Yesterday was April Fools Day, so of course there were many spoof announcements made by brewery websites. I’ll collect the best 10 or so of those and post them tomorrow. For today, here’s the rest of recent beer news. We’ll start with a listicle by Zagat — the 15 hottest new beer bars.
The Ruin of Ruination
Just a few days ago, Stone announced that they were discontinuing their double IPA, Ruination. This led to one author attempting to explain why, and — if he’s right — why craft beer lovers should expect more classics to fall by the wayside in the future. Basically, his argument is that the popularity of rare, one-off, and limited release beers among craft brew fans is leaving a lot of classic beers on the shelf, not selling. As homebrewers, we can still brew a clone of Ruination, and some of their previously well-received, but now discontinued beers — Stone Pale Ale and Levitation — from clone recipes. But for the rest of craft beer lovers, they’re gone. Stone is introducing a replacement double IPA, however, Ruination 2.0.
Rare Beer Rumpus
Speaking of the problems associated with rare beers, a brewery just up the road from me — Jester King — announced the release of one of their special beers. However, problems ensued when the beer was released at the brewery and they had to crack down on people trying to skirt the rules to get their hand on more of the beer. (While I’m mentioning Jester King, there was another article about them this week, written by the brewer for Evil Twin.)
Desert Island Beers
Serendipitously, the same week, The Concourse asked its readers what beers they would drink if they could only choose three to drink the rest of their lives.
India Silly Ale
The number of IPA variants out there has gotten silly, argues Brian Yeager, in an article in All About Beer.
It’s fun to try out new beers. For a long time in the 1990s and early 2000s, I tried to sample something new nearly every time I was in a decent beer bar. Likewise, I frequently gravitated towards beers that were new to me when buying six-packs at the liquor store. I’ve wondered before if that approach could have had a negative affect on established beers.
As an example, in 2000, I was living in Bastrop, TX (where I live now). At the time, Austin (just up the road) was home to the Celis brewery. Celis had a few brands of beer of varying quality, but their Celis White was world class. An absolutely amazing beer. Then, late that year, it was gone. I was disappointed, because it was a great beer — but I also realized that I hadn’t bought any in a long time. Of course, there’s no way my personal buying habits were a major factor in their closing. However, if a large percentage of craft beer fans in my area were doing what I was doing, then plenty of beer drinkers were knowingly leaving a locally-brewed, world class beer on the shelf so that they could try yet another pale ale from Colorado, or wherever.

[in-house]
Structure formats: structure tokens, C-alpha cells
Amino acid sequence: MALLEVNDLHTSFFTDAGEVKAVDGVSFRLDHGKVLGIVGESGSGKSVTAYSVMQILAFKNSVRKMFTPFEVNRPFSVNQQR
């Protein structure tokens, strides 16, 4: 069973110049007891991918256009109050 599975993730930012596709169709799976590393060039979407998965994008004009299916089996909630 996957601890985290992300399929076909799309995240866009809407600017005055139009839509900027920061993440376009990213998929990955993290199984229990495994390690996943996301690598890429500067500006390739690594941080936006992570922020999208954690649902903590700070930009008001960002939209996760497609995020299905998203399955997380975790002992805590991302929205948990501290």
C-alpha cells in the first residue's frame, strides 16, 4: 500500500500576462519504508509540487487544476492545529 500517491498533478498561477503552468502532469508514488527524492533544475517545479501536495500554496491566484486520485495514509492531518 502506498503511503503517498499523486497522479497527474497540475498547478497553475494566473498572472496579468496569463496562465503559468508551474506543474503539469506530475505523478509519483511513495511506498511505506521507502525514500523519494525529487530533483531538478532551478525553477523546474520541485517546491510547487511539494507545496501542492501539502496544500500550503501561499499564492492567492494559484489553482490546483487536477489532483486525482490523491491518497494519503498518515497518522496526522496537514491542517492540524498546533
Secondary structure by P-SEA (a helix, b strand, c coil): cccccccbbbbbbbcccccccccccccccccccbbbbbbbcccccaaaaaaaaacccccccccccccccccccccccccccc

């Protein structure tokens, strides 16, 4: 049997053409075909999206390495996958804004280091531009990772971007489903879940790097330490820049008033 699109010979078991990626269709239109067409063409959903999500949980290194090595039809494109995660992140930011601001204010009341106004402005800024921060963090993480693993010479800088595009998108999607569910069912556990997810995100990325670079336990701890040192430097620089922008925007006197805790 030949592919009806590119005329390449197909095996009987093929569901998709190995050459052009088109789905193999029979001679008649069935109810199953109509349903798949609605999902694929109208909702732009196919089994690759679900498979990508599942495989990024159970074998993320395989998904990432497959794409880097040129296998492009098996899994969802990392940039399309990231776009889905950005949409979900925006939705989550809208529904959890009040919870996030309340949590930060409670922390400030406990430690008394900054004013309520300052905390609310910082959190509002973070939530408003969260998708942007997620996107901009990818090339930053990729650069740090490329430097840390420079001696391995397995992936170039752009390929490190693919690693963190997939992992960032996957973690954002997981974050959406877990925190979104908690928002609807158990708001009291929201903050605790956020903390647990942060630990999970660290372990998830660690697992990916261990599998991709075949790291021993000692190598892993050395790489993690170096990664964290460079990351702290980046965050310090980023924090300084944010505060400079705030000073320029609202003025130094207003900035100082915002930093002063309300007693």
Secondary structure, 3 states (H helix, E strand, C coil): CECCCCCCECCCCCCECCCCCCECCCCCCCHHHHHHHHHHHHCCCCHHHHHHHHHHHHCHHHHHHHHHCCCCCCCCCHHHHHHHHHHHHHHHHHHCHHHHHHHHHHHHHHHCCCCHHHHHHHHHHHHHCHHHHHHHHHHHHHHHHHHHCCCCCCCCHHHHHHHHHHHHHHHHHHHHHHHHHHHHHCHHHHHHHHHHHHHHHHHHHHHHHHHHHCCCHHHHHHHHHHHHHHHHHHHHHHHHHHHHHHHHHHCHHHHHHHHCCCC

These days, I stick a lot more closely to my few favorite brands of beer. I try new stuff if I think there’s a good reason to — for example, I like to try out beers from new breweries — but I mostly like drinking beers that I am familiar with and enjoy. This isn’t out of any sense of trying to preserve classic beers. It’s mostly because I’ve learned that the odds of me being happy with a long-time favorite beer are far greater than if I pick something just because I’ve never tried it before. This seems especially true for a lot of one-off beers, and doubly especially collaboration beers. I can’t even think of the last “rare” (or rare-ish) release that I would ever consider buying for a second time, even if I could. (OK, actually I can. I did enjoy Jester King’s Gotlandsdricka. So much so that I got the clone recipe for it.) The way I see it, if the beer was any good, they’d brew it more than once.
Also, there was a time when a reasonably adventurous craft beer lover could have sampled a decent slice of the rare beers in the world. That time is gone. For me, the fascination of “I’ve tried that” has waned to the point where I don’t even care. I may be able to sample Brewery X’s Shiny New One-Time thing — but so what? I’ll never be able to get it again, and nobody I talk to will have tried it either. And, for me, the game of “you rattle off the long list of rare beers you’ve tried and I’ll respond with an entirely separate list of rare beers I’ve tried” has long gone stale. So, in short, I’d have to admit that I’m bored with most limited release beers. I still have fairly broad tastes in beer, but I’m sticking more and more to my favorites these days.
So what do you think? Is the fascination with rare beers having a negative impact on classic brands? Are those folks who chase after rare beers even beer fans? Or are they collectors who just happen to focus on beer? Would it be in their best interest for breweries shift their focus away from the “look at what I brewed this week” approach? Or is the ever-changing pool of limited release beers actually a good thing? Let me know what you think in the comments section.